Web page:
Agnon, S.Y.

orig. Shmuel Yosef Halevi Czaczkes

born July 17, 1888, Buczacz, Galicia, Austria-Hungary
died Feb. 17, 1970, Reḥovot, Israel

Israeli writer.

Born into a Polish Galician family, Agnon settled in Palestine in 1907 and chose Hebrew as his literary language. The Day Before Yesterday (1945), perhaps his greatest novel, examines the problem facing the Westernized Jew who immigrates to Israel. Other works include the novels The Bridal Canopy (1919) and A Guest for the Night (1938). He is regarded as one of the greatest modern Hebrew novelists and short-story writers. In 1966 he and Nelly Sachs shared the Nobel Prize for Literature.

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▪ Israeli author
in full  Shmuel Yosef Agnon , pseudonym of  Shmuel Yosef Halevi Czaczkes 
born July 17, 1888, Buczacz, Galicia, Austria-Hungary [now Buchach, Ukraine]
died Feb. 17, 1970, Reḥovot, Israel
 Israeli writer who was one of the leading modern Hebrew novelists and short-story writers. In 1966 he was the corecipient, with Nelly Sachs (Sachs, Nelly), of the Nobel Prize for Literature.

      Born of a family of Polish Jewish merchants, rabbis, and scholars, Agnon wrote at first (1903–06) in Yiddish and Hebrew, under his own name and various pseudonyms. Soon after settling in Palestine in 1907, however, he took the surname Agnon and chose Hebrew as the language in which to unfold his dramatic, visionary, highly polished narratives.

      Agnon's real literary debut was made with Agunot (1908; “Forsaken Wives”), his first “Palestinian” story. His first major work was the novel Hakhnasat kalah, 2 vol. (1919; The Bridal Canopy). Its hero, Reb Yudel Hasid, is the embodiment of every wandering, drifting Jew in the ghettos of the tsarist and Austro-Hungarian empires. His second novel, Ore'aḥ Nataʿ Lalun (1938; A Guest for the Night), describes the material and moral decay of European Jewry after World War I. His third and perhaps greatest novel, ʿTmol shilshom (1945; “The Day Before Yesterday”), examines the problems facing the westernized Jew who immigrates to Israel. This is neither a realistic story (like some of the early tales) nor a symbolic autobiography, yet it can be understood only in the light of Agnon's own actual and spiritual experience.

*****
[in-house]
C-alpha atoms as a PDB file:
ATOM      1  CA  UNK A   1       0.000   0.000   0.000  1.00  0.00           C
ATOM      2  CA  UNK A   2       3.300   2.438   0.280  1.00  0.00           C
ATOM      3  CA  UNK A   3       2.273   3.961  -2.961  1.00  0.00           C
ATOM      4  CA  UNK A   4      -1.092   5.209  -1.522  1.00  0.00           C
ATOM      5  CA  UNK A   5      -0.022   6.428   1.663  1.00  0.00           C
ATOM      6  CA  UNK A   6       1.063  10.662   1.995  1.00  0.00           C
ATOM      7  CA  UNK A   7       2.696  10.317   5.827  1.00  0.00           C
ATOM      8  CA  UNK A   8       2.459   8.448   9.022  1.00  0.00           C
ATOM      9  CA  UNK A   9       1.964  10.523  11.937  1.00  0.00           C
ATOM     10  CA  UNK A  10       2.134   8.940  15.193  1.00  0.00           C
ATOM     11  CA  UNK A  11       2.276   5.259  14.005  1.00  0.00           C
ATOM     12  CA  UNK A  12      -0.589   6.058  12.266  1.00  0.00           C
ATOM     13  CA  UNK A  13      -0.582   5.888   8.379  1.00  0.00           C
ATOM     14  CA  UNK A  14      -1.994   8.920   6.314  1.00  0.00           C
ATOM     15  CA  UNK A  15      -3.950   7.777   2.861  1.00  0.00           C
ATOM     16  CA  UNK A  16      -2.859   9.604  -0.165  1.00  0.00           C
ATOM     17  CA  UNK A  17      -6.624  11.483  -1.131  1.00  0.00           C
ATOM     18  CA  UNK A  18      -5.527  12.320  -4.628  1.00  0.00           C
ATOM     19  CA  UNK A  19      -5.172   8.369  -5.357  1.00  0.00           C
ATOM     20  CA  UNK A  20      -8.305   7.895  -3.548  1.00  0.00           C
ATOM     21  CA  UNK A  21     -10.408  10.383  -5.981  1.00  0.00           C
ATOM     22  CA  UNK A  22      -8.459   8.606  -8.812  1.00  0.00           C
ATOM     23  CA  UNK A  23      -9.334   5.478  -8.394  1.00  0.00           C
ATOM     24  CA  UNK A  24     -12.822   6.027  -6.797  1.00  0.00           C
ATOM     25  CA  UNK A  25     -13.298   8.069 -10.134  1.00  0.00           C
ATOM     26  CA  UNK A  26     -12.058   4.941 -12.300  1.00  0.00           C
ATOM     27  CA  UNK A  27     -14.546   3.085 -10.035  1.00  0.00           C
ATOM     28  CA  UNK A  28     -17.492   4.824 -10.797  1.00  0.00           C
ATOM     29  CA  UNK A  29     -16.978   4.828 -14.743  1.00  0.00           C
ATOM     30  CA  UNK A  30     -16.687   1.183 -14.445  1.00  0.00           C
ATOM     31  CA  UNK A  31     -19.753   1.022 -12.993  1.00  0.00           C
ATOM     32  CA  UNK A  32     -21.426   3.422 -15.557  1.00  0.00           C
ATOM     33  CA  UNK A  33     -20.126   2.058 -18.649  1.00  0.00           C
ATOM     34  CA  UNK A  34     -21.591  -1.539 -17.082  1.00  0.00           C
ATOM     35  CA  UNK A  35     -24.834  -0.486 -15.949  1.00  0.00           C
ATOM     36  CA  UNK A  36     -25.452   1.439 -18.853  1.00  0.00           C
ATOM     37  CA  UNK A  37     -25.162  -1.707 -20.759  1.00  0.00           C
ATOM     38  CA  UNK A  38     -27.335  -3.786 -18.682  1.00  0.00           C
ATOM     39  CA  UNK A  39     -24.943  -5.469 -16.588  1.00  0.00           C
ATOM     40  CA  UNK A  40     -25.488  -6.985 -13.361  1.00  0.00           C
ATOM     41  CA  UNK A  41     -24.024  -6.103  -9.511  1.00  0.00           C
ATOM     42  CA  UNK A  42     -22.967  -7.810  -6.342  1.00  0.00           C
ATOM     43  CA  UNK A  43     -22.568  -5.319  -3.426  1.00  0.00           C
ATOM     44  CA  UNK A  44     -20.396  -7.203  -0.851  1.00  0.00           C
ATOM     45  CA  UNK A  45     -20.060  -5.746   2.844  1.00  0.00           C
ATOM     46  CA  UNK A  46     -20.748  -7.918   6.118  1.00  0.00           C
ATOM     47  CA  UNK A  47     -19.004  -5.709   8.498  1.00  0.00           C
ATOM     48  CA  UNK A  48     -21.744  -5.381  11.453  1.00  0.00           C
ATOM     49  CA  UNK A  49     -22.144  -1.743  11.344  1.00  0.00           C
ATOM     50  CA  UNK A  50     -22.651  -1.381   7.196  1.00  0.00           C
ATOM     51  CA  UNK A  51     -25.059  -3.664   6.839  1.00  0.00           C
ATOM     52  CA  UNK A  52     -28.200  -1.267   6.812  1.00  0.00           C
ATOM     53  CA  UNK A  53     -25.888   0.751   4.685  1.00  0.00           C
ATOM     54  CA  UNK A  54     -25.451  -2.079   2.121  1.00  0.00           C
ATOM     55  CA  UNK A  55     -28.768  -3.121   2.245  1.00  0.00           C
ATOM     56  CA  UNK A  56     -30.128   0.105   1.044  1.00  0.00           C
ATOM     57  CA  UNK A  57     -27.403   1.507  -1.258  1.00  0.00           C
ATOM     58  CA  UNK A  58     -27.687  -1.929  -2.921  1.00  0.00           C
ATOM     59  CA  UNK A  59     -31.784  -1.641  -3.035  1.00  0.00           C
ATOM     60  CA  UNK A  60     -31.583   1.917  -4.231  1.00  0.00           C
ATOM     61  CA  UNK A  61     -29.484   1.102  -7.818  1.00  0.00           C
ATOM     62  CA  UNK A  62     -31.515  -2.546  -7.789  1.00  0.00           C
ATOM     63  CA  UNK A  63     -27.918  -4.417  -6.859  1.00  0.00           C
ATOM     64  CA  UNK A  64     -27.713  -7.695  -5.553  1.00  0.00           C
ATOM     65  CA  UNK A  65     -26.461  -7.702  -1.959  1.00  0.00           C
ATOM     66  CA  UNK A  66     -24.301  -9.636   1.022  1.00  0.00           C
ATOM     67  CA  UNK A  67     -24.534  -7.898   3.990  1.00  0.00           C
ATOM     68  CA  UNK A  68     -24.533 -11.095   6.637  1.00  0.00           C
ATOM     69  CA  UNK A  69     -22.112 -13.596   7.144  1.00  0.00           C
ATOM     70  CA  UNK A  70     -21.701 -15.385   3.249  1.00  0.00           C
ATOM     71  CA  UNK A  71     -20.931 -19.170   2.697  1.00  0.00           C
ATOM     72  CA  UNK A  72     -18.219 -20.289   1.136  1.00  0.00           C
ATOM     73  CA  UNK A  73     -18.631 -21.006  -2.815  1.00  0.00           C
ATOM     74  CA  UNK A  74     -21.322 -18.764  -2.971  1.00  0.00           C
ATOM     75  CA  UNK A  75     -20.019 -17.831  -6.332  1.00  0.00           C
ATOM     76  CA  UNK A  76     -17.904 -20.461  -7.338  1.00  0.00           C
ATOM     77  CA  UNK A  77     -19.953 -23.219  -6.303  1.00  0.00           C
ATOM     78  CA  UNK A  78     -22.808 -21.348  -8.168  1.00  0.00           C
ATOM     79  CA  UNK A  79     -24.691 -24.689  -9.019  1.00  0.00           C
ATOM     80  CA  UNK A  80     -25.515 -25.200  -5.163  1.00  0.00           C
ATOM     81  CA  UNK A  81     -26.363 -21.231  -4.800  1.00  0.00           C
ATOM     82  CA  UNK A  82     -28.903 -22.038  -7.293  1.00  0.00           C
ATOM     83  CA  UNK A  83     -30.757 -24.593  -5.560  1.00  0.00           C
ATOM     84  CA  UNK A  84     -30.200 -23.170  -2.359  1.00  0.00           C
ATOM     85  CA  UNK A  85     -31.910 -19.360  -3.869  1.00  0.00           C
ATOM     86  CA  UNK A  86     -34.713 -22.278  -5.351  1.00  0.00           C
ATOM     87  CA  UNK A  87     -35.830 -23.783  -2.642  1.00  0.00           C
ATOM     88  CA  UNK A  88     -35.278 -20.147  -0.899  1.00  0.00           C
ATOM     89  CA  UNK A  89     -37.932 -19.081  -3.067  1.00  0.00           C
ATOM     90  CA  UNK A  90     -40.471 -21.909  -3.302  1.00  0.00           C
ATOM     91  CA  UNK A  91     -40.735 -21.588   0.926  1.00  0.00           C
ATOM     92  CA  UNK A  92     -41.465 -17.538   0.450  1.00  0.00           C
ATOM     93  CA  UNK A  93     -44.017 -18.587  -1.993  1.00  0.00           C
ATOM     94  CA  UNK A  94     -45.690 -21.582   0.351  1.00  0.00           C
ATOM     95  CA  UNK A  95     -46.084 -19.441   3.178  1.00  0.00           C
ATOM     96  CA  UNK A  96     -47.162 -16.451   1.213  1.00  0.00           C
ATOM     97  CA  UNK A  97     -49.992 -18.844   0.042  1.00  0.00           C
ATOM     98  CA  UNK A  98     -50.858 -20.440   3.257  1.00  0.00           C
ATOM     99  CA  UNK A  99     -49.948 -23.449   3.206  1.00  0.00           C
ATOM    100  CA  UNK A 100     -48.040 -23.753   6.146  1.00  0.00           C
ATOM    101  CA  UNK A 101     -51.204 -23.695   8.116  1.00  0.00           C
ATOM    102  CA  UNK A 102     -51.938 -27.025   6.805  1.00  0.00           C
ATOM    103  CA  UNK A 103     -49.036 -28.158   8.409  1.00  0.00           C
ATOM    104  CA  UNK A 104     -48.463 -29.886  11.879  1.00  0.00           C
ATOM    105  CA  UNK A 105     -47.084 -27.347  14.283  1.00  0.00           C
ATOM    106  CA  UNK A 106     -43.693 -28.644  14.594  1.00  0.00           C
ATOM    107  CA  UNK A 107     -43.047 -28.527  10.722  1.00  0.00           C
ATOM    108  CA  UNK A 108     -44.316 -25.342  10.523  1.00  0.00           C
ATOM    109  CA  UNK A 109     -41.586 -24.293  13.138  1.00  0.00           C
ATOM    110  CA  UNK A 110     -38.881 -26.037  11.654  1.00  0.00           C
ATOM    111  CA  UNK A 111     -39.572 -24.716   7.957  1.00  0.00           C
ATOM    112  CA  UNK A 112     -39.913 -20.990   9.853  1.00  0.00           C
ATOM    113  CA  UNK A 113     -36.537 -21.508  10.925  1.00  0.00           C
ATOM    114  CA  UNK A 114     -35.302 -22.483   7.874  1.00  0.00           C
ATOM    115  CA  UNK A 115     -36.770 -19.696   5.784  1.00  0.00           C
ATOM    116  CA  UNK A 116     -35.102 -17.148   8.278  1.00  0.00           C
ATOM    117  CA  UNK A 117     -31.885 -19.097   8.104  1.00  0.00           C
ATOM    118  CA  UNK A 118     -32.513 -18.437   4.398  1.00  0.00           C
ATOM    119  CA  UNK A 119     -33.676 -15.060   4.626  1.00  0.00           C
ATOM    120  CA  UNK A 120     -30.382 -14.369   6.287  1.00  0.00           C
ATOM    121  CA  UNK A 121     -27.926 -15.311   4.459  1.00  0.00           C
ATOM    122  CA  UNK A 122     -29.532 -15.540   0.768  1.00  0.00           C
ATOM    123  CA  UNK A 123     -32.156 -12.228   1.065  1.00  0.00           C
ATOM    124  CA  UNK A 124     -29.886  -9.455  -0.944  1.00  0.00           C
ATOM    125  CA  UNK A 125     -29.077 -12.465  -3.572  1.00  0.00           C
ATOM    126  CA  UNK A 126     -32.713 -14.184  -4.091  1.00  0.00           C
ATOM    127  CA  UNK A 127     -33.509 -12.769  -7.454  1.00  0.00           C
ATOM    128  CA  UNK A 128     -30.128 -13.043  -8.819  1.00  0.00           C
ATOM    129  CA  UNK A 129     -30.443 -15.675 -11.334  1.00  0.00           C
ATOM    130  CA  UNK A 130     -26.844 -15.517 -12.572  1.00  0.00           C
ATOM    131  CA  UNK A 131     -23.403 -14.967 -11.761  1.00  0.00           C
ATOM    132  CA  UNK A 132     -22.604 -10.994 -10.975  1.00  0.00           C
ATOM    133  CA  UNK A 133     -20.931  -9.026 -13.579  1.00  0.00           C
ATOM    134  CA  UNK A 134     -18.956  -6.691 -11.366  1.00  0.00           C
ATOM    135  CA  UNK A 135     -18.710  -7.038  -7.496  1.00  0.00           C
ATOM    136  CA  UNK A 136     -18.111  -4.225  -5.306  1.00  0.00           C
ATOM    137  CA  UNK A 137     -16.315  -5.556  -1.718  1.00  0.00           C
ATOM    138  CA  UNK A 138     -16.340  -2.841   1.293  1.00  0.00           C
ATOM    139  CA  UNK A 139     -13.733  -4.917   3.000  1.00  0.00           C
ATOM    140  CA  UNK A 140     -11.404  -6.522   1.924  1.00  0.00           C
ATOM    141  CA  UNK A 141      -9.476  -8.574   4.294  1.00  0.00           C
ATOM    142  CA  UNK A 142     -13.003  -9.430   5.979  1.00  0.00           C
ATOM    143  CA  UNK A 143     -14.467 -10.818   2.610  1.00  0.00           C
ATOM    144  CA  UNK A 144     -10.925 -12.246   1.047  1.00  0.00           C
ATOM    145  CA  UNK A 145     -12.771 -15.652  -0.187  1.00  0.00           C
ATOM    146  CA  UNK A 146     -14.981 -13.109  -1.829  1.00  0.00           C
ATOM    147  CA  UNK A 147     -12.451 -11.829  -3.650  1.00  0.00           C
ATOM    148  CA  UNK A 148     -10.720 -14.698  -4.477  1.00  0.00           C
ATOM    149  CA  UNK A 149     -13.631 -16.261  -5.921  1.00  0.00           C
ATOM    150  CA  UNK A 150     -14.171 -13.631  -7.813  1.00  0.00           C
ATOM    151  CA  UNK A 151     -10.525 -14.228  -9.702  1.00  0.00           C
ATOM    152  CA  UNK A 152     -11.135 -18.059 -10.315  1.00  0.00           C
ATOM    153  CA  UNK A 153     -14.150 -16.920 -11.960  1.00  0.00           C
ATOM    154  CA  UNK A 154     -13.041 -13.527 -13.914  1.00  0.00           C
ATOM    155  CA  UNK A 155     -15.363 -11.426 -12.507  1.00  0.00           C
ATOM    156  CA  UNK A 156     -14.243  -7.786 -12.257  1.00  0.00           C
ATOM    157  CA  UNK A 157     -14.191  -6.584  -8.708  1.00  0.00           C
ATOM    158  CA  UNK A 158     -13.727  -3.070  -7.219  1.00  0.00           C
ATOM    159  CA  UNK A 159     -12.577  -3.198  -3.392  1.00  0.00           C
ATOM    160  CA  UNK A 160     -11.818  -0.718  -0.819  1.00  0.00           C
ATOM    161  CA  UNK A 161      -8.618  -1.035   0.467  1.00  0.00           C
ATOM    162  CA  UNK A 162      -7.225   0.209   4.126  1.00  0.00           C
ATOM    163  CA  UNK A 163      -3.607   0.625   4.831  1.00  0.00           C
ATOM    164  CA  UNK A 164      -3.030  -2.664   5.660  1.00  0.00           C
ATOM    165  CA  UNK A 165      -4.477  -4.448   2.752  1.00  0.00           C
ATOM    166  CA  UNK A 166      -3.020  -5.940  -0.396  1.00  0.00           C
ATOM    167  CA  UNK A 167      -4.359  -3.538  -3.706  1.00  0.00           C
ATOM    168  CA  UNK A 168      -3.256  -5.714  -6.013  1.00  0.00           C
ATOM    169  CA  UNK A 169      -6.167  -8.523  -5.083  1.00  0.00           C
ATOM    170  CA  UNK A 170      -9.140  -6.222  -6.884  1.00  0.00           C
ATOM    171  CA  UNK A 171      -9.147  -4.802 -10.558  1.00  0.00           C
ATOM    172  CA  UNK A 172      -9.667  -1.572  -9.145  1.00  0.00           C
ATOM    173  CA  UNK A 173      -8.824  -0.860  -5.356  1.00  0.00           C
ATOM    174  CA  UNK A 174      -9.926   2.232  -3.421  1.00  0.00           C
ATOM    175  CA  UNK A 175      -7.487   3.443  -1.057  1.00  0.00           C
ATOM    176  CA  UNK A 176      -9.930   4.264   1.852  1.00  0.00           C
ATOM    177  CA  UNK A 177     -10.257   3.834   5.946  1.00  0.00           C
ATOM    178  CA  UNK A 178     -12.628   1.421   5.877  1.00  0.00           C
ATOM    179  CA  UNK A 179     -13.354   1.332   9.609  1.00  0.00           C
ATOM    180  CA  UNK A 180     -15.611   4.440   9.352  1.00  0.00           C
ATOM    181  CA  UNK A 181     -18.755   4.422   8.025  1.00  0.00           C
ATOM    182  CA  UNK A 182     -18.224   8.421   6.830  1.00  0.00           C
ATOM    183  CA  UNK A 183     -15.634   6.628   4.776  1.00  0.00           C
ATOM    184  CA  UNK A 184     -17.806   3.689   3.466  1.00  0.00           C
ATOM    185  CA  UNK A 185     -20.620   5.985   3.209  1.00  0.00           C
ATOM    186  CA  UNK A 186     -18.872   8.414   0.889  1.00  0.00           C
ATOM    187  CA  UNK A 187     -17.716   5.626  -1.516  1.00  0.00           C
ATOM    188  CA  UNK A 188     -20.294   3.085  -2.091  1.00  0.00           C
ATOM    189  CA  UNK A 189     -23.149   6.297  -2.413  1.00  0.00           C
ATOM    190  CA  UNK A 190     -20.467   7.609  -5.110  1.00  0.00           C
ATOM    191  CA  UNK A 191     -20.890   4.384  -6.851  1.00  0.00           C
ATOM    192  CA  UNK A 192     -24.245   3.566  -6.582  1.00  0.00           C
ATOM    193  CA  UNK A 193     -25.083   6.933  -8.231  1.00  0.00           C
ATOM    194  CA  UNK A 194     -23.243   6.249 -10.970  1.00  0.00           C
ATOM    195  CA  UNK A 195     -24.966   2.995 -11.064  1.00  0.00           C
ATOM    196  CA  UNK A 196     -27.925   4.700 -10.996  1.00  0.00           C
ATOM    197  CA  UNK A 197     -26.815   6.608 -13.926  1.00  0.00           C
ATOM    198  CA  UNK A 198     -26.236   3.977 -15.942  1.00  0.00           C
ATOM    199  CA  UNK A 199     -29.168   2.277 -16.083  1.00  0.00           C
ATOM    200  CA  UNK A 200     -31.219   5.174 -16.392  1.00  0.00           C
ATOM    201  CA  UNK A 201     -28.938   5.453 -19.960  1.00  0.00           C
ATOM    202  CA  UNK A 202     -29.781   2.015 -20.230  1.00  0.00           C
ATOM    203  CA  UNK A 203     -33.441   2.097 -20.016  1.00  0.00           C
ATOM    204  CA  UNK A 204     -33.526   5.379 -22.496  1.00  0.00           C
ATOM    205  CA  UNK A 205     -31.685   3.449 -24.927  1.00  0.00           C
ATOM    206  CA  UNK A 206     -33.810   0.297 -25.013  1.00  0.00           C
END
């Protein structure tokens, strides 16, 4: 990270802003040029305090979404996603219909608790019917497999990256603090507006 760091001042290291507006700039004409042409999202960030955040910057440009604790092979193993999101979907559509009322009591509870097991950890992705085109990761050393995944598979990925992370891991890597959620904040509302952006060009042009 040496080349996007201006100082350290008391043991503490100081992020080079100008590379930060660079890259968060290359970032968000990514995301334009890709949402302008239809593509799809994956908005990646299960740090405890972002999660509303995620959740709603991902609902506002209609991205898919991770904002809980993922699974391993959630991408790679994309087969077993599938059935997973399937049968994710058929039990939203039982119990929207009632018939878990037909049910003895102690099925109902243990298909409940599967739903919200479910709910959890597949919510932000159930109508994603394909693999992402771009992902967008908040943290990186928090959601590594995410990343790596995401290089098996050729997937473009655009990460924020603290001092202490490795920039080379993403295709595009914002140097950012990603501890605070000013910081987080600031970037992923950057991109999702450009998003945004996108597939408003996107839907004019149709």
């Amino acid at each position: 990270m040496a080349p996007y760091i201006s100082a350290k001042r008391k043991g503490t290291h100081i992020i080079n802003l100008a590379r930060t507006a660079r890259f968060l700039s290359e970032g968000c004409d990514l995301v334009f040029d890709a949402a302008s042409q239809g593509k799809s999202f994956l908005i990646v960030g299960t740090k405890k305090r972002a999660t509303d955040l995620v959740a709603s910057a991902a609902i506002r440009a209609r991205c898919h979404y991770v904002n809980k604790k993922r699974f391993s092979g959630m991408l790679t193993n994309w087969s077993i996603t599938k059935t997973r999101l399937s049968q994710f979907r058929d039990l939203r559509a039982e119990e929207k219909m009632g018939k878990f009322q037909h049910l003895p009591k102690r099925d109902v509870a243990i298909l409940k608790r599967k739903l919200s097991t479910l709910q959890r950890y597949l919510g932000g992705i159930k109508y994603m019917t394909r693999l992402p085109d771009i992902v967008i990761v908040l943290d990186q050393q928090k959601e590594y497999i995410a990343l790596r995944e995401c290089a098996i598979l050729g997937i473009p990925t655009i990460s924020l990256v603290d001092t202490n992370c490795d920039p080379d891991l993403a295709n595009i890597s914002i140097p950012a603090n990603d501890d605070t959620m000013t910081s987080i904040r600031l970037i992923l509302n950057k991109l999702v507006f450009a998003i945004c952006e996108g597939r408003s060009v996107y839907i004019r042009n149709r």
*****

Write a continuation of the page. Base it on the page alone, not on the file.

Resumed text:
All Agnon's works are the final result of innumerable Proust-like revisions, as is shown by the many manuscripts in existence and by the variety of the printed texts. Already there are two widely different versions of his collected works, one in 11 volumes (Kol sipurav shel Shmuel Yosef Agnon, vol. 1–6, Berlin, 1931–35; 7–11, Jerusalem and Tel Aviv, 1939–52) and one in 8 volumes (Tel Aviv, 1953–62). The archaic structure of his prose presents great difficulties for the translator, yet even in translation his power is unmistakable.

      Agnon edited an anthology of folktales inspired by the High Holidays of the Jewish year, Yamim nora'im (1938; Days of Awe, 1948), and a selection of famous rabbinic texts, Sefer, sofer, vesipur (1938). An autobiographical sketch appeared in 1958. Translations of his works include In the Heart of the Seas (1948; Bi-levav yamim) and Two Tales (1966; Edo ve-Enam).

Additional Reading
Critical studies of Agnon's writing include Arnold J. Band, Nostalgia and Nightmare: A Study in the Fiction of S.Y. Agnon (1968); Baruch Hochman, The Fiction of S.Y. Agnon (1970); Harold Fisch, S.Y. Agnon (1975); David Aberbach, At the Handles of the Lock: Themes in the Fiction of S.Y. Agnon (1984); Anne Golomb Hoffman, Between Exile and Return: S.Y. Agnon and the Drama of Writing (1991); and Nitza Ben-Dov, Agnon's Art of Indirection (1993).

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Universalium. 2010.

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